Mention two words - yue tan - and most mainland bureaucrats will shiver. The phrase is best translated as 'an interview by appointment', or a 'grilling'.
More than a year after Beijing declared its 'determination' to cool the property market - and issued several futile orders to stem price increases - the two words have finally shown up. Now the sword is out, as the Chinese saying goes.
On Wednesday, the State Council issued an order that local officials would be 'interviewed' if they had failed in their obligation to cool prices.
Beijing has adopted a variety of measures to control prices. It has set annual home price targets; promised to build more public housing; charged significantly higher down payments for second-home buyers; and, just now, instituted annual property taxes in Chongqing and Shanghai.
But these policies will be little more than pieces of paper if local cadres continue to resist or skirt them as they have done for the past 12 months.
Indeed, hasn't the State Council stated in previous directives that local governments would be held responsible for high housing prices? Why would the threat of an 'interview' make a difference? The answer lies in the mainland's corridors of power, where responsibility dodging is in everyone's genes.
'The earlier directives assigned responsibility to the local government,' a former officer of a central state-owned enterprise said. 'But who is the government? Collective responsibility means no responsibility.'
An order from Beijing in January last year said provincial governments were responsible for the stability of the housing market and that local governments were responsible for execution.
A directive in April added to this by saying responsible ministries must monitor the performance of the provincial government in this job and 'those not working hard enough in stabilising home price will be punished'.
So, after holding off new flat sales for a few months to keep the price stable during the summer, things reverted to normal.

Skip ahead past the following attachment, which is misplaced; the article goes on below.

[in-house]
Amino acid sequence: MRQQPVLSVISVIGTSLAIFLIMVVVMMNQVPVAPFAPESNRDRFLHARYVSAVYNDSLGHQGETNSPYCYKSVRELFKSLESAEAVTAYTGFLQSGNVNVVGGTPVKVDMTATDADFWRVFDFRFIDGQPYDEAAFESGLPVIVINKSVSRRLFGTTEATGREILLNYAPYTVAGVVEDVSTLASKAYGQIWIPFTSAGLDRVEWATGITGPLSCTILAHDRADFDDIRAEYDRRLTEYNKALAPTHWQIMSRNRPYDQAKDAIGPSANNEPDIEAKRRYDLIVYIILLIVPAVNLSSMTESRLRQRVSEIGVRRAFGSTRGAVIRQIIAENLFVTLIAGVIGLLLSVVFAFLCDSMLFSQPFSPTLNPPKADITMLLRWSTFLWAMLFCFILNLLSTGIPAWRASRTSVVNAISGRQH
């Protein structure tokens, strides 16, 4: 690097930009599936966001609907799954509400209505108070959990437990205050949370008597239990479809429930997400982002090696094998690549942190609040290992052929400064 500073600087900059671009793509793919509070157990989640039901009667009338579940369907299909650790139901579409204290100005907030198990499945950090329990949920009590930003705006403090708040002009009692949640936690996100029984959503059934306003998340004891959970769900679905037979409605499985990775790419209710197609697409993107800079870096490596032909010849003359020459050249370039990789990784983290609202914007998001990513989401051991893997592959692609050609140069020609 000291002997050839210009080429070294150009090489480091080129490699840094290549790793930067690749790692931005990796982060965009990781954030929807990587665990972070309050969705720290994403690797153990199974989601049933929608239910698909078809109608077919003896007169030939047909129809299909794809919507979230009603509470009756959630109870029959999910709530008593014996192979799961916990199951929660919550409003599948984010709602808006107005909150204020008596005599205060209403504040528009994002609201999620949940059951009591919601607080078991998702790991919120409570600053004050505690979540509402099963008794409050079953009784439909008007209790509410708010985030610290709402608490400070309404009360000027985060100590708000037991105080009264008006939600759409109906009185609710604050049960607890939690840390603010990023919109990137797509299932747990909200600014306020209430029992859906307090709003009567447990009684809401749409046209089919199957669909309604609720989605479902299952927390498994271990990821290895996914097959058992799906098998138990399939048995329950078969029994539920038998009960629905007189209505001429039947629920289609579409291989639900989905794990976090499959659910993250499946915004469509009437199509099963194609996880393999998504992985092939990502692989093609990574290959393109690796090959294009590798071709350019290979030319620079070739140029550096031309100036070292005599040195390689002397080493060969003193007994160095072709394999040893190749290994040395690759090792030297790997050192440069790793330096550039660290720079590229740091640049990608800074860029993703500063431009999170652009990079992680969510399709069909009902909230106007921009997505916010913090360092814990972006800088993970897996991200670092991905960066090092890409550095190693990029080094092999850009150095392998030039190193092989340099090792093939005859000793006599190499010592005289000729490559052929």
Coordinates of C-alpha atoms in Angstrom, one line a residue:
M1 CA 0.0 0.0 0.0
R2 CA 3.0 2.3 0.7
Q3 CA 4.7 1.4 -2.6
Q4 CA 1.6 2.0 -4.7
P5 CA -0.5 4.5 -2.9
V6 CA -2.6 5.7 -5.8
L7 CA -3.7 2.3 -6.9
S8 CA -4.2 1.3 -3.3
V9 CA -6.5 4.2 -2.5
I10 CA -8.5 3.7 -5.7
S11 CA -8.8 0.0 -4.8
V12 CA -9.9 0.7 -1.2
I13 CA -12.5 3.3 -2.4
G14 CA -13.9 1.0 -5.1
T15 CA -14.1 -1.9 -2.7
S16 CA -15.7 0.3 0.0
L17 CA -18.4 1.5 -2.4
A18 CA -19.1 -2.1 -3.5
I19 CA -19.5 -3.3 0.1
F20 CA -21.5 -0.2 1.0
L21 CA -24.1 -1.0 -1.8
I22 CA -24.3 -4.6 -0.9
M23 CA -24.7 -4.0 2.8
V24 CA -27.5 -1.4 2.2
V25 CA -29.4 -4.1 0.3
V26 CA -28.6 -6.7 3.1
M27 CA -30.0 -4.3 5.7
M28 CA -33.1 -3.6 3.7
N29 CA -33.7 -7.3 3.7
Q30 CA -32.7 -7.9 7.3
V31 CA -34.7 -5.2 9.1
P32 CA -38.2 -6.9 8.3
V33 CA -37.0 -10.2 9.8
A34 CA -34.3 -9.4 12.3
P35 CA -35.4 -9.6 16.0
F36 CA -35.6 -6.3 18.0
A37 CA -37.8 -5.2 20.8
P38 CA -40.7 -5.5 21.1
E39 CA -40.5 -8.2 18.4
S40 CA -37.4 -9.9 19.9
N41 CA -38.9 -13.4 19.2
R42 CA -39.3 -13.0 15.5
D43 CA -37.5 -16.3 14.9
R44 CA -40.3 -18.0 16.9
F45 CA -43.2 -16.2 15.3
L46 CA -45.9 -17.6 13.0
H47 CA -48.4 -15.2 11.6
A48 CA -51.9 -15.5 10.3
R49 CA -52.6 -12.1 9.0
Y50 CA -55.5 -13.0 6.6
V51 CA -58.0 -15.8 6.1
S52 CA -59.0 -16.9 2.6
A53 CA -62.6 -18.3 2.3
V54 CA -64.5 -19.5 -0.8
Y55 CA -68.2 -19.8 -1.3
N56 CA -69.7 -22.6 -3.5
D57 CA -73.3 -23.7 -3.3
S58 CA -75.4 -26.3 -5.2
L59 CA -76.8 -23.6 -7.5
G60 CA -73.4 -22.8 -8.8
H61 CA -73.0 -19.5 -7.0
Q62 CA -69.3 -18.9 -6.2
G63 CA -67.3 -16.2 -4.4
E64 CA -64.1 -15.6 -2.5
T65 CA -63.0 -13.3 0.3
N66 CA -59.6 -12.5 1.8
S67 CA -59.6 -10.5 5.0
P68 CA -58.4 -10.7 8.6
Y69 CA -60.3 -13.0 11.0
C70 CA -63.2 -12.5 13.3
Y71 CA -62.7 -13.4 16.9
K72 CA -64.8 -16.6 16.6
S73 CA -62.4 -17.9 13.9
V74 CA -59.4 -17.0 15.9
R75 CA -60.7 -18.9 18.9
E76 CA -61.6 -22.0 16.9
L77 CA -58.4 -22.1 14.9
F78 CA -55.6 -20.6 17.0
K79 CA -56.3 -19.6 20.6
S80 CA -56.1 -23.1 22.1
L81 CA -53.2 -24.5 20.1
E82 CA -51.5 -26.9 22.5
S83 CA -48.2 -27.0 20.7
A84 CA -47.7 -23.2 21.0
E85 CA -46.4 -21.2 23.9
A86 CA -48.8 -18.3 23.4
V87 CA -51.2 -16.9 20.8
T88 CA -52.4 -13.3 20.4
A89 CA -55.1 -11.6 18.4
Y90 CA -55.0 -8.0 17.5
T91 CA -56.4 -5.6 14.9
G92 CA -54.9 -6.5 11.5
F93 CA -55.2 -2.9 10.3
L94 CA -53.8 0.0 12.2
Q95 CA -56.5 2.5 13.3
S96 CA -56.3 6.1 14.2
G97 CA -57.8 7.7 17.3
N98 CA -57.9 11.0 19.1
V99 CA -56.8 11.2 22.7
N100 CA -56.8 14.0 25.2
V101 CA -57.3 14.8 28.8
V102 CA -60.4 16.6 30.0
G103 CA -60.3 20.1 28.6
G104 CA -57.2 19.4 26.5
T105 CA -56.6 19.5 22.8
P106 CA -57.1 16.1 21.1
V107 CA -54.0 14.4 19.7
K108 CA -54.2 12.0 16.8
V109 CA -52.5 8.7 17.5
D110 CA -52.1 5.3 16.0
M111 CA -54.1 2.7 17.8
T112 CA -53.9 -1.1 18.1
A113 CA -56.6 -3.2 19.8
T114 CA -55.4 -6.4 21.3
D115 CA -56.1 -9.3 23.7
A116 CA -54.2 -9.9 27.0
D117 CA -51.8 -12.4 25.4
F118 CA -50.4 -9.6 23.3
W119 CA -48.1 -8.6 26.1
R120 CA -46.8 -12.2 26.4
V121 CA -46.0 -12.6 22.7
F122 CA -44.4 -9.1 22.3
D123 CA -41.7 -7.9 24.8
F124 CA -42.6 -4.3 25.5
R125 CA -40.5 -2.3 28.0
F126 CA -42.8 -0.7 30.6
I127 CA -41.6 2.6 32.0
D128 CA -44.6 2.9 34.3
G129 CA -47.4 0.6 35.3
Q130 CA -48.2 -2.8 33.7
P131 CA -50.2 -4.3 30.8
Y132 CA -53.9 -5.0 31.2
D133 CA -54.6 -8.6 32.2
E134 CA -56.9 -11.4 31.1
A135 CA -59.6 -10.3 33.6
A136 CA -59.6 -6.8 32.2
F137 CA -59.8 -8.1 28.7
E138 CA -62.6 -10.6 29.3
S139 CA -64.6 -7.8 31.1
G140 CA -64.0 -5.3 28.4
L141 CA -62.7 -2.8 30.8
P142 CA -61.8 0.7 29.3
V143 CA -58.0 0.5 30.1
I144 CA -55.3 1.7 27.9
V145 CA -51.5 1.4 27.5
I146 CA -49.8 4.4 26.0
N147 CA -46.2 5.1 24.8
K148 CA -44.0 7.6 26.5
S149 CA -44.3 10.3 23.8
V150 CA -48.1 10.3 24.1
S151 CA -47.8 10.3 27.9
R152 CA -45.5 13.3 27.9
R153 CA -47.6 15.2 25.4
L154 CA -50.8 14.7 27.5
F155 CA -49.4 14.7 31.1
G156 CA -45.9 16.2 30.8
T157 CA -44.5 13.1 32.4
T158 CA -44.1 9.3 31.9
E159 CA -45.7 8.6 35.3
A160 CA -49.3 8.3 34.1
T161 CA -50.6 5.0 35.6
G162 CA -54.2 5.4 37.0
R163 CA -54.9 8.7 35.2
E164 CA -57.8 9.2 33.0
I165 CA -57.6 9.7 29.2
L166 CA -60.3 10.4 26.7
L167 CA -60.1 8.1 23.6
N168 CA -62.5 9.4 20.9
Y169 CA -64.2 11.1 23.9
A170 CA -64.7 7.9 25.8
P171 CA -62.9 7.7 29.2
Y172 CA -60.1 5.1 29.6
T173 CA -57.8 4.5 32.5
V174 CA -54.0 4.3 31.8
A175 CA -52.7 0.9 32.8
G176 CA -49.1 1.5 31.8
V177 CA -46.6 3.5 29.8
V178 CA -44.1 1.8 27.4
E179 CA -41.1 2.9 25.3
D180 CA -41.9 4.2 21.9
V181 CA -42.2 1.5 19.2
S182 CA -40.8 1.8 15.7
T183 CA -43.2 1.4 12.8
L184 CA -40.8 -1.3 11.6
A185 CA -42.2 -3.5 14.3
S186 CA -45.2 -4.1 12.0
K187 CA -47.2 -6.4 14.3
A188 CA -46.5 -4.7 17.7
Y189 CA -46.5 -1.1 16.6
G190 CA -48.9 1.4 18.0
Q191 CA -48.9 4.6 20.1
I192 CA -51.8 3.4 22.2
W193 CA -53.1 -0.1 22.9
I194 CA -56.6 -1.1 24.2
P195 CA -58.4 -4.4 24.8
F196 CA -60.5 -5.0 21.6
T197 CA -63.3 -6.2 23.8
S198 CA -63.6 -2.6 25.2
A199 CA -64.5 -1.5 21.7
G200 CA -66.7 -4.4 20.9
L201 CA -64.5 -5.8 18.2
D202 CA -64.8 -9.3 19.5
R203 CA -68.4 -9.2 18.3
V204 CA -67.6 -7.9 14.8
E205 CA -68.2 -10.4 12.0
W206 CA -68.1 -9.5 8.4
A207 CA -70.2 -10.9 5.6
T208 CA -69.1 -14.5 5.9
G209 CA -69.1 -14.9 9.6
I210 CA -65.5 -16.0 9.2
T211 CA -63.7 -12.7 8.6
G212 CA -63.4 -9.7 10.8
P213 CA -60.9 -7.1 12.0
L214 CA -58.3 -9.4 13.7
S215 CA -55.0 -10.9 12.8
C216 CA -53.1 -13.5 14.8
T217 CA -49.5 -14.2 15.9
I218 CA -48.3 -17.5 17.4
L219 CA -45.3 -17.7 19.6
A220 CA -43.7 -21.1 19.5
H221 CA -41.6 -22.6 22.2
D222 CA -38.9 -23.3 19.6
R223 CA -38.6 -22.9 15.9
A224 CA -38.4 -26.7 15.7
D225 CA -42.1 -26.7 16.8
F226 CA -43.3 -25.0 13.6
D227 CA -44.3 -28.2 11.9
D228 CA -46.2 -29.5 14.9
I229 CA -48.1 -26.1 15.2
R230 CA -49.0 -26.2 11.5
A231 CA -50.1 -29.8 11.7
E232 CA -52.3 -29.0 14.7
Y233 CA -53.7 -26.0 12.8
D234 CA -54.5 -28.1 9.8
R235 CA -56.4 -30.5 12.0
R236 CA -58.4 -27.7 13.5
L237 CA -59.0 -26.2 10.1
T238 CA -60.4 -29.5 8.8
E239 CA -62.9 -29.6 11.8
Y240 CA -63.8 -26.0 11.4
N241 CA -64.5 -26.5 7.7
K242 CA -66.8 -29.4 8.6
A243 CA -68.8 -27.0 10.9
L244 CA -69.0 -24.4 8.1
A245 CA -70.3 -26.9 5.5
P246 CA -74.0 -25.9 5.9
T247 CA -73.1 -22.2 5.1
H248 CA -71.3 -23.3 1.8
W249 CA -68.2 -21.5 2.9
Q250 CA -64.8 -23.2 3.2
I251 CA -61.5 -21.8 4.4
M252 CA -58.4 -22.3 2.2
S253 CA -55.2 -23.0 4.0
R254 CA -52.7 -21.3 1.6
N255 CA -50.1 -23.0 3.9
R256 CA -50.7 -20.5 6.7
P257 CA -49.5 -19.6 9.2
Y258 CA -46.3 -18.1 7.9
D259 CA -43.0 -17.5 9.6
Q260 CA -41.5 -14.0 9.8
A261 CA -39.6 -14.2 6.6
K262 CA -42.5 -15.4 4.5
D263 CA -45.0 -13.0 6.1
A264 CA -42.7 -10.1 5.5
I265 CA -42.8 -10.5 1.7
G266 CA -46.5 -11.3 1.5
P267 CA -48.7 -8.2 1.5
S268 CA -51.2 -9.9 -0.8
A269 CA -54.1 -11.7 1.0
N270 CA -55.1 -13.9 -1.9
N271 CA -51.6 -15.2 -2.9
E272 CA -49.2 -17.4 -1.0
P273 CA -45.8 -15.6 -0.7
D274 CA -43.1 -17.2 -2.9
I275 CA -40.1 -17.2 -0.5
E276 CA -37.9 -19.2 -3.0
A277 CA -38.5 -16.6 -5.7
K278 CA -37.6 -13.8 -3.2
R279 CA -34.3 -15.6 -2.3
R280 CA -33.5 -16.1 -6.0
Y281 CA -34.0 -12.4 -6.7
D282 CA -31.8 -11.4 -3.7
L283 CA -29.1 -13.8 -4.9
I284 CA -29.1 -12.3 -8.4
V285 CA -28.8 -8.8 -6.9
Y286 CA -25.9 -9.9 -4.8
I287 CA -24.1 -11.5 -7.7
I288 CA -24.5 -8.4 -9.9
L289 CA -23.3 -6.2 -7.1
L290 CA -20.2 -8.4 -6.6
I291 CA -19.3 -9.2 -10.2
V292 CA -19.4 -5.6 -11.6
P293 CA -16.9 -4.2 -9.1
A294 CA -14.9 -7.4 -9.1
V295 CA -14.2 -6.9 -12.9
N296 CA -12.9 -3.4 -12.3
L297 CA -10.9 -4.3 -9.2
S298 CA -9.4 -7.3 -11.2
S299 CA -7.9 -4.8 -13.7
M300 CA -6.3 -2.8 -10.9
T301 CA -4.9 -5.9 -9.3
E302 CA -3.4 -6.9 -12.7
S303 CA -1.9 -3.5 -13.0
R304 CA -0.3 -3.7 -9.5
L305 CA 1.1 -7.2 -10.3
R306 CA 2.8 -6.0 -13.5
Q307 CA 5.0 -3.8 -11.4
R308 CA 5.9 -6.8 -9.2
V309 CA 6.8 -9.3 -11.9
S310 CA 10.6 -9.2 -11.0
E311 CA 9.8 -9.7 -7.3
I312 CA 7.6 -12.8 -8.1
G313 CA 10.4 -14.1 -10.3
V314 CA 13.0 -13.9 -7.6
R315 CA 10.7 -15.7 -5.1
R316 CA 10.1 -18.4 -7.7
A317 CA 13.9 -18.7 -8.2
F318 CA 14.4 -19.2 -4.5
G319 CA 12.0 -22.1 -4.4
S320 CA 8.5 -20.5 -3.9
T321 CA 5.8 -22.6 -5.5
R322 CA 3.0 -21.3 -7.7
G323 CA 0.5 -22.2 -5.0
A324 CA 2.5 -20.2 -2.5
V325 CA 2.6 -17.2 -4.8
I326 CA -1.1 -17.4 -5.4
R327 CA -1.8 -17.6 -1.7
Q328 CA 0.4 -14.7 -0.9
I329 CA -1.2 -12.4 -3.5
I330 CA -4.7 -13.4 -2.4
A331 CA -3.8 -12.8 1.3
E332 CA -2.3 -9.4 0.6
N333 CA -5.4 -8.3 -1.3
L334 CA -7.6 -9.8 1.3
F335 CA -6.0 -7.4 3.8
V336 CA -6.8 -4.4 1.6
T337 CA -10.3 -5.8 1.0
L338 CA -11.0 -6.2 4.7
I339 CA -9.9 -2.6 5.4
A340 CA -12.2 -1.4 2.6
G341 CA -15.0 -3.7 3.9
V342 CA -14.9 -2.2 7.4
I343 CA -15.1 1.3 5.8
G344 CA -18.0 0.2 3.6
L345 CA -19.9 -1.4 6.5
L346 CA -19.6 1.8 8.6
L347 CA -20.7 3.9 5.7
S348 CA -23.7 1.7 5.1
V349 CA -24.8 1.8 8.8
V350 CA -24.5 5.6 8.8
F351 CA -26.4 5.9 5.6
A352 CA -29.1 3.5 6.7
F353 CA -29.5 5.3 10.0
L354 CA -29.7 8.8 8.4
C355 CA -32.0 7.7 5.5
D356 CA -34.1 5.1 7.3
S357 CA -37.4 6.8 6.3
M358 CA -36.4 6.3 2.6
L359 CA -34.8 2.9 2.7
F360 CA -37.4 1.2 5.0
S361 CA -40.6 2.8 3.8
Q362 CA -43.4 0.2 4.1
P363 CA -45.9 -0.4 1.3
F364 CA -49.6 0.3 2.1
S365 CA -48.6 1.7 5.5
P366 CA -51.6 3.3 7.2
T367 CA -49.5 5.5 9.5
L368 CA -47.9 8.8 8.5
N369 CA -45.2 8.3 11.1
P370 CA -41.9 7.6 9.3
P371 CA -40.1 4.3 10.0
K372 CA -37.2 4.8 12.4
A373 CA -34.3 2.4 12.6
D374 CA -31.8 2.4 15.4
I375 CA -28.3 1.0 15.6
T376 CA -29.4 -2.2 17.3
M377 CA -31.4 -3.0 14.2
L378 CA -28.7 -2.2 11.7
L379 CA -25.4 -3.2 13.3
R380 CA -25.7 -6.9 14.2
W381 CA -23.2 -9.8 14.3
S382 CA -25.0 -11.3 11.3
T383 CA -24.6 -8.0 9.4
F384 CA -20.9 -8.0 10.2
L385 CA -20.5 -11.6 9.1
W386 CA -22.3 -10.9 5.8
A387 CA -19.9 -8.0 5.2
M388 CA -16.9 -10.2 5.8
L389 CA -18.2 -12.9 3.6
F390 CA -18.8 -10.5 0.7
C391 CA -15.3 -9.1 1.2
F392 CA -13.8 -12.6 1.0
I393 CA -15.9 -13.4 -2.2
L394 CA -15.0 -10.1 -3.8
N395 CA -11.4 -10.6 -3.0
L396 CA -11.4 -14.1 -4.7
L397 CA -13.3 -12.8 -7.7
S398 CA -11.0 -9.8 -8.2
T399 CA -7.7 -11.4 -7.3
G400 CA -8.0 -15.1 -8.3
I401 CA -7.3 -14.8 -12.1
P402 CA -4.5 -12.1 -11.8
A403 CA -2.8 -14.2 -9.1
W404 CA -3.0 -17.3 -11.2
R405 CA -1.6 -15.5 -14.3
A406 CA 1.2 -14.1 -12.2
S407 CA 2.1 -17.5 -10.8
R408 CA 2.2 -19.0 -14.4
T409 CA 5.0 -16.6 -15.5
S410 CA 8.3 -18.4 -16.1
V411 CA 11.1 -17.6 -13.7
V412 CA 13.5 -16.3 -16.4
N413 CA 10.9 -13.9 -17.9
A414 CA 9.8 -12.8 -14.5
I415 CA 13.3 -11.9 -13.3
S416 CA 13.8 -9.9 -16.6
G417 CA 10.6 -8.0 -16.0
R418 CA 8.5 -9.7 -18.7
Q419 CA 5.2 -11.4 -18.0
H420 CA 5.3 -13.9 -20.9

Local authorities resumed turning a blind eye to home purchases by non-residents or the accumulation of flats by individuals - signs of speculation - while local banks tried to offset higher down payments by lowering mortgage interest rates. As a result, property prices rocketed for four consecutive months to the end of last year (see graph).
'The latest [order] is a different thing,' the ex-SOE official said. 'It is directed at the official directly responsible for property issues. It is personal. The pressure is totally different.'
An 'interview' is the last thing any official wants.
'You will have to explain why you haven't done your job,' he said. 'But it doesn't really matter what is said in the interview. To be interviewed is already bad enough. It is already a clear signal that the boss is not happy with your job.'
What follows is a penalty. It can be a major demerit on one's file or a demotion.
'If you can't get the job done after that, you are very much toasted,' he said.
Call these 'incentives' with Chinese characteristics. The threat is real.
When the securities regulator was not happy with the obscenely high price-earning ratios for some initial public offerings, despite its public appeal, they 'interviewed' heads of major investment banks. When the bank regulator was not happy with rising loan growth despite repeated public appeals, it interviewed bank heads.
Now, they will interview the heads of cities and counties where property prices have refused to come down. An interview list with two dozen names is already said to be out.
How effective will this be? Experience with the stock and loan markets suggests that the pressure will work, but only for a few months. After all, there are loans and bills to pay, and local officials rely largely on a buoyant property market to raise money.
Of course, Beijing knows how the scenario works, but pressure is mounting. The people's congress will meet in March.
On the same occasion a year ago legislators openly aired their discontent about rising home prices. They had visited college graduates living in container-converted squatters homes and heard their complaints. Premier Wen Jiabao pledged to combat property speculation.
So, what is Wen going to say at the coming congress? Can he tell the legislators what he told young people during a November visit to Macau - 'we have issued this directive and that directive but the price just won't come down'?
It is also hard to ignore the heated discussion among mainland netizens about what is happening in Tunisia and Egypt. Angered by widening economic disparities, Tunisians have overthrown their authoritarian regime while Egyptians are rioting over some of the same issues.
By whatever means necessary, the price must come down in the next few months. The government has to be seen as doing something.
This is why we see the sword.